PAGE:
Welcome

Flooding – A Social Impact Archive is a hub for research into the social effects of flooding. This site provides a gateway to research materials and data produced from a range of studies carried out at Lancaster University, UK. It provides information about how to undertake, analyse and use social research in flood policy and practice.

Aerial shot of small modern housing estate engulfed in flood water

Cumbria 2009

 

Flooding is the UK’s most serious ‘natural’ hazard with more than five million properties at risk and, according to the Intergovernmental Panel on Climate Change, we can expect more severe flooding over the coming years. In the context of climate change and increased urbanisation, floods in the UK can damage property, businesses and infrastructure. Data on hydrology and economic impacts is collected in the aftermath of a flood and is used routinely by risk management authorities. It is known, however, that floods dramatically affect people’s lives and livelihoods. They destroy homes, treasured possessions and can damage social networks. Floods can affect physical and mental health, alongside family and community cohesion.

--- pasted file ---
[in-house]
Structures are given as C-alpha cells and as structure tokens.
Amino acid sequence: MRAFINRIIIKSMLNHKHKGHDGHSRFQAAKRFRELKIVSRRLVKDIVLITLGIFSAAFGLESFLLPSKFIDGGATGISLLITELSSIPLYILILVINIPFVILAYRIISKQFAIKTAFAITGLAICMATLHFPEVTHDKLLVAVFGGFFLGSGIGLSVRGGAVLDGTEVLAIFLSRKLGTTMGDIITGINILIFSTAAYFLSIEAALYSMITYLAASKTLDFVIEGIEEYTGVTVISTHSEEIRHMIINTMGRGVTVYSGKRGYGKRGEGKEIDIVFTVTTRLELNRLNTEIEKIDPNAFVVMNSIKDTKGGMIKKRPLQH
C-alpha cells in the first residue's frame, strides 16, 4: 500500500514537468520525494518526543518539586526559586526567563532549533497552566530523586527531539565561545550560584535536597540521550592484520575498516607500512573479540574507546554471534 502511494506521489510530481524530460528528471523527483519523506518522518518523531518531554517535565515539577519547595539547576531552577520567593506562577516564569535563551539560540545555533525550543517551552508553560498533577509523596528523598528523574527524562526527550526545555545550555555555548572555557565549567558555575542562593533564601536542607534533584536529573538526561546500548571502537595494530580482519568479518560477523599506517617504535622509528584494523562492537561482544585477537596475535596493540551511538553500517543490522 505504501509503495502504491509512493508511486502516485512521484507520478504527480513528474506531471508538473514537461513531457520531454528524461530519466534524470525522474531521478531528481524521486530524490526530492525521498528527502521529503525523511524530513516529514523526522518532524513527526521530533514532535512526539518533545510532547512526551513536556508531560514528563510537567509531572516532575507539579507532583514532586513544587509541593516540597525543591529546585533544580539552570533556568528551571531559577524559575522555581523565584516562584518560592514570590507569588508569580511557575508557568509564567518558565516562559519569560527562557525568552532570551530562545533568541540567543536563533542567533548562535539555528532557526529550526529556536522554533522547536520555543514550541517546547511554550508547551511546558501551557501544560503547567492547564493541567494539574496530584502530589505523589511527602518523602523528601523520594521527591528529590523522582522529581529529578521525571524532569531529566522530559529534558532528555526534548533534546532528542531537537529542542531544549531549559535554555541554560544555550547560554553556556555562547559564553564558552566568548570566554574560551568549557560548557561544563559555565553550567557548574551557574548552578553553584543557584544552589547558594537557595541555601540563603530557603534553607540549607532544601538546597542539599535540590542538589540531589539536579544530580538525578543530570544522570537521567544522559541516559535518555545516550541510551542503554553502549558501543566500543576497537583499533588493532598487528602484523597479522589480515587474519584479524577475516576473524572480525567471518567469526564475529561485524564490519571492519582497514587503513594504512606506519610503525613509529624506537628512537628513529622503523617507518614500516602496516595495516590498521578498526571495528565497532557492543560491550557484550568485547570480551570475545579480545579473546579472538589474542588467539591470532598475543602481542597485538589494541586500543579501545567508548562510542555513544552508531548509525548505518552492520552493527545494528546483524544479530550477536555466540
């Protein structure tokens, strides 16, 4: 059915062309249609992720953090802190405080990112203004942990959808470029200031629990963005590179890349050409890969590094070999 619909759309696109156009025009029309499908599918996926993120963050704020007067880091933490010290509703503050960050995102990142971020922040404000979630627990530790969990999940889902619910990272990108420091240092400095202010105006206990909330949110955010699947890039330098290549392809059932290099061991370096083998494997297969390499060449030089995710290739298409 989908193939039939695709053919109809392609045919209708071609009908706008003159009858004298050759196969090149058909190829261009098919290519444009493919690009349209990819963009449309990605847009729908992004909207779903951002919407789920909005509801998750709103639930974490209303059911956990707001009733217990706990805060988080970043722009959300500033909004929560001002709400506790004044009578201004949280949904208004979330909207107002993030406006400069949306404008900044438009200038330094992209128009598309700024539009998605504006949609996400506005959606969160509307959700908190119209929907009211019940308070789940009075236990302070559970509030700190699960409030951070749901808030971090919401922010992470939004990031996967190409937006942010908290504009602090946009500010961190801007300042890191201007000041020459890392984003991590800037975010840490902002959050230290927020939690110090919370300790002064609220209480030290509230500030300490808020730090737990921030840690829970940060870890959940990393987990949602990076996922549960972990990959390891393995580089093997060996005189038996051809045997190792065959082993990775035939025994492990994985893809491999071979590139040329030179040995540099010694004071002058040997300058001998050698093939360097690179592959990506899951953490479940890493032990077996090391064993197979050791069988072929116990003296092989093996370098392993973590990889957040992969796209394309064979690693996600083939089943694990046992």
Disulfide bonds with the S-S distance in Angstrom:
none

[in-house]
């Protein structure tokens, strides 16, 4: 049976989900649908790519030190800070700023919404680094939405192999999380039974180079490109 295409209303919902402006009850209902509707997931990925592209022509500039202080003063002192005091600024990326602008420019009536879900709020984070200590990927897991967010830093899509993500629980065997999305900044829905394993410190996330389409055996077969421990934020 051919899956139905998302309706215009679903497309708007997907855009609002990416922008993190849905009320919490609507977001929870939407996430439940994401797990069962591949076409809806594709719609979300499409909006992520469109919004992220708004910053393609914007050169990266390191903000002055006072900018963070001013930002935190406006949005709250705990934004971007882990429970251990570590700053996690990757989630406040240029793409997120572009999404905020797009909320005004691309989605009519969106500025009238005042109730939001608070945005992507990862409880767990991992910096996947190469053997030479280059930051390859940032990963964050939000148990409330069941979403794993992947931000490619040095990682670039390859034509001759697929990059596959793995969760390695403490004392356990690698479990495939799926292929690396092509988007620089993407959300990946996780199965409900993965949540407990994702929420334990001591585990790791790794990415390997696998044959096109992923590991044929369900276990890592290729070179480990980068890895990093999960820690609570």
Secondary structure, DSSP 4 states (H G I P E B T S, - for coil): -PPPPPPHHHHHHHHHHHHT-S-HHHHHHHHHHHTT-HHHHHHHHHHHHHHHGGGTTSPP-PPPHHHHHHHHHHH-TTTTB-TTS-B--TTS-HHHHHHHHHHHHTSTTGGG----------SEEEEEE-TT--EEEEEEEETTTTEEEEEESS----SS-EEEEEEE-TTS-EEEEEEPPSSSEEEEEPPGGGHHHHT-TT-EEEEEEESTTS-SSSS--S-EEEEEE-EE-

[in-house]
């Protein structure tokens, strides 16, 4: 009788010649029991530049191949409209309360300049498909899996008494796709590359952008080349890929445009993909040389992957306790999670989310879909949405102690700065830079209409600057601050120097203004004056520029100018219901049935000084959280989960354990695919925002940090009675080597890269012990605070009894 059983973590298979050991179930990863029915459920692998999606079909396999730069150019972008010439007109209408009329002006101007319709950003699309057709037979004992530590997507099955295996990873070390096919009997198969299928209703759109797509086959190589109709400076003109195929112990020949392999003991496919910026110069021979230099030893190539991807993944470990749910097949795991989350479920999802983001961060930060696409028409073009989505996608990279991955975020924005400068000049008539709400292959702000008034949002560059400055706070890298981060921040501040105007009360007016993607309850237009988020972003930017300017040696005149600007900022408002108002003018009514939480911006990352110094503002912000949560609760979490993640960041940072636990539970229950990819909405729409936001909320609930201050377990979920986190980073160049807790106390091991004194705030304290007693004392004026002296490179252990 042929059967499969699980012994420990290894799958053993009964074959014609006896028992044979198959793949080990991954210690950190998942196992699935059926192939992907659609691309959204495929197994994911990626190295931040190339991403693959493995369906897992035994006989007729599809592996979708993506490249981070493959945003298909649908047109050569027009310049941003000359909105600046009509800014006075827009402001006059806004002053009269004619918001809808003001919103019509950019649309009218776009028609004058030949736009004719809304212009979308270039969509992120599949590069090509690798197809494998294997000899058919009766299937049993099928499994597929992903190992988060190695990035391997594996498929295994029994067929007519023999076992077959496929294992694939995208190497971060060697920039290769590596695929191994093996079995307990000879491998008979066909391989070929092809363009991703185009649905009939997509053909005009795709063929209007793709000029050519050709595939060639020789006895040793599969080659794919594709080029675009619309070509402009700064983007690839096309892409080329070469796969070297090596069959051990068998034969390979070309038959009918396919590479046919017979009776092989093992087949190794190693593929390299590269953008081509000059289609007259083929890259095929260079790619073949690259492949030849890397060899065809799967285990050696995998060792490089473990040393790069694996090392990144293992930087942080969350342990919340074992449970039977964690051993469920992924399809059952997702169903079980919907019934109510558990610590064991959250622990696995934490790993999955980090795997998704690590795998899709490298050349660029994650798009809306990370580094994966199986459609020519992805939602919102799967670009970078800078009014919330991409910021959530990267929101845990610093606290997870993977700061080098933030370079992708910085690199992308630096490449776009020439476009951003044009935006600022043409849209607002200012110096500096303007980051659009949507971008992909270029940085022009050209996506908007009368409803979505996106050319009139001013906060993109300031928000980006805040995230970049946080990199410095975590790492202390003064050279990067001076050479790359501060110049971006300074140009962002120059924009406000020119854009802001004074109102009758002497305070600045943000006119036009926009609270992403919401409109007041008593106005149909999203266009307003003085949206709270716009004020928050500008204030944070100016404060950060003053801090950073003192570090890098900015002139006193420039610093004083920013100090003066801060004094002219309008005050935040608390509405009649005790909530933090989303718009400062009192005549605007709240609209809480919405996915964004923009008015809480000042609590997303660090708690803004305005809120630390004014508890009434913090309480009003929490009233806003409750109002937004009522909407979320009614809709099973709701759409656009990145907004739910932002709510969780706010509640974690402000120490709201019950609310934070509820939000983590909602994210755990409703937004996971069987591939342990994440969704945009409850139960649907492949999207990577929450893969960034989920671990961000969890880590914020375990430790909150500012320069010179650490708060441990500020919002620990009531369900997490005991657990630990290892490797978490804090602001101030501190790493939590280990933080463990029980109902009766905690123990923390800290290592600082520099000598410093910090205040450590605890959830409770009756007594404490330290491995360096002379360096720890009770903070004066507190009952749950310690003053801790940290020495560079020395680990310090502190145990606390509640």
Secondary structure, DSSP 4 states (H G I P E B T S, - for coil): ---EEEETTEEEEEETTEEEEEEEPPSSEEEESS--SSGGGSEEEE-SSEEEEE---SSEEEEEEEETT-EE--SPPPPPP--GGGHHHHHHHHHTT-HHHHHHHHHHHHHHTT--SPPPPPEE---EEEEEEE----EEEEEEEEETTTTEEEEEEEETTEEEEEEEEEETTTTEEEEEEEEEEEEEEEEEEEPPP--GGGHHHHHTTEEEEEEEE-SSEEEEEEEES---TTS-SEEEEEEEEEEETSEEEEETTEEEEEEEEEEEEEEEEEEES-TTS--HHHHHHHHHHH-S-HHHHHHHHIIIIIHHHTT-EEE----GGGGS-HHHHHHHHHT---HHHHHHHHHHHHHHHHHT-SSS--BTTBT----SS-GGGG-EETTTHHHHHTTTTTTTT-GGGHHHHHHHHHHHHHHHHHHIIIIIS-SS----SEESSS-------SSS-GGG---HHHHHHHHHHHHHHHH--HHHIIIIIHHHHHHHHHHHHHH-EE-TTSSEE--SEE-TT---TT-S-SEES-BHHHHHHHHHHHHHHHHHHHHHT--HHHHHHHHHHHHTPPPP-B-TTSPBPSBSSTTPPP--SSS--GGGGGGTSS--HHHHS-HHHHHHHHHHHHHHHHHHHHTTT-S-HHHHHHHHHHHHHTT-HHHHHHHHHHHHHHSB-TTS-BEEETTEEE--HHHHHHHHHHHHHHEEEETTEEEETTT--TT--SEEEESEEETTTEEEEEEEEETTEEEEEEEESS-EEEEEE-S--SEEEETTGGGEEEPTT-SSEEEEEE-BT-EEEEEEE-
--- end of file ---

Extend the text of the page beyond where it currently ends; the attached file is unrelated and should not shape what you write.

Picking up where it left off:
Wyre Forest 2014

Evidence of these social effects is important to improve future response by authorities and to help people understand what a flood could do to their lives. Moreover, providing accounts of how people’s lives are affected enables both authorities and the public to connect with flood impacts more effectively than through hydrological or economic data.

 

Social scientists at Lancaster University have researched the effects of floods on the lives of adults and children in three major projects: Hull Floods Project (2007-2009), Hull Children’s Flood Project (2007-2011) and Children, Young People and Flooding: Recovery and Resilience (2014-16). In addition to peer-reviewed publications, these projects have generated videos, pictures and stories that express the social effects of flooding. This site collates and makes these and other Lancaster University flood research materials available to both authorities and the public as an open access resource, hosted, administered and managed by the University.

Please reference this site as: Flooding – A Social Impact Archive, Lancaster University